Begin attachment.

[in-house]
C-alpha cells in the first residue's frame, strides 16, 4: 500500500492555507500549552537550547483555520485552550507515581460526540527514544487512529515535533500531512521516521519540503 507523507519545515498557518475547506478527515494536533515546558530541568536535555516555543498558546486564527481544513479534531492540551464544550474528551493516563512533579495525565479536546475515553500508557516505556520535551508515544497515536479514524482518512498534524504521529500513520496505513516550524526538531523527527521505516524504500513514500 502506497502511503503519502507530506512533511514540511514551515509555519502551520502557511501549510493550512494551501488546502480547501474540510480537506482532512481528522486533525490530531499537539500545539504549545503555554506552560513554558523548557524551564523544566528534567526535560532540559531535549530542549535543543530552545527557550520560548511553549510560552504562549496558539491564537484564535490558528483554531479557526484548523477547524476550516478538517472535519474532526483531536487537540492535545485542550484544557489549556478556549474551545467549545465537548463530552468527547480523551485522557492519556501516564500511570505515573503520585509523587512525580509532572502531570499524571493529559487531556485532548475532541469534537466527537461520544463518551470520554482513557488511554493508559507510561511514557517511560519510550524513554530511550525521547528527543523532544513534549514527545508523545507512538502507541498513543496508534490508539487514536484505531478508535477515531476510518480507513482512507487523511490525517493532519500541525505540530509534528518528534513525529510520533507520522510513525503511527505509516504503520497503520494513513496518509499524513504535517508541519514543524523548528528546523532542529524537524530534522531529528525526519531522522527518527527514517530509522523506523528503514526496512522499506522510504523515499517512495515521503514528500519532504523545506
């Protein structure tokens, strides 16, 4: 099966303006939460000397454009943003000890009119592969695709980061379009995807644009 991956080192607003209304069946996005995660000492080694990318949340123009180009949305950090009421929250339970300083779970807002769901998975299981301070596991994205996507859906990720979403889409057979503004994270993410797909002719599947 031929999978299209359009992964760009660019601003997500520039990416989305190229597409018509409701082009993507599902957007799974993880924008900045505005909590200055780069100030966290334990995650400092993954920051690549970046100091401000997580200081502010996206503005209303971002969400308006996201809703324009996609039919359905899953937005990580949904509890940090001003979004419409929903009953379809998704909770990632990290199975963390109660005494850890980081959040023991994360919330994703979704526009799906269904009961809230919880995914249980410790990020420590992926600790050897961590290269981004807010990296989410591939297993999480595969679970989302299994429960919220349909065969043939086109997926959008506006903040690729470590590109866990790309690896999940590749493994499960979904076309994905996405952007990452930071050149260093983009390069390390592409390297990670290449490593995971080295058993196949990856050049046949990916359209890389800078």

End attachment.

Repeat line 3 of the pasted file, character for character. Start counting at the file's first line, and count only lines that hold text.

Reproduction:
């Protein structure tokens, strides 16, 4: 099966303006939460000397454009943003000890009119592969695709980061379009995807644009 991956080192607003209304069946996005995660000492080694990318949340123009180009949305950090009421929250339970300083779970807002769901998975299981301070596991994205996507859906990720979403889409057979503004994270993410797909002719599947 031929999978299209359009992964760009660019601003997500520039990416989305190229597409018509409701082009993507599902957007799974993880924008900045505005909590200055780069100030966290334990995650400092993954920051690549970046100091401000997580200081502010996206503005209303971002969400308006996201809703324009996609039919359905899953937005990580949904509890940090001003979004419409929903009953379809998704909770990632990290199975963390109660005494850890980081959040023991994360919330994703979704526009799906269904009961809230919880995914249980410790990020420590992926600790050897961590290269981004807010990296989410591939297993999480595969679970989302299994429960919220349909065969043939086109997926959008506006903040690729470590590109866990790309690896999940590749493994499960979904076309994905996405952007990452930071050149260093983009390069390390592409390297990670290449490593995971080295058993196949990856050049046949990916359209890389800078």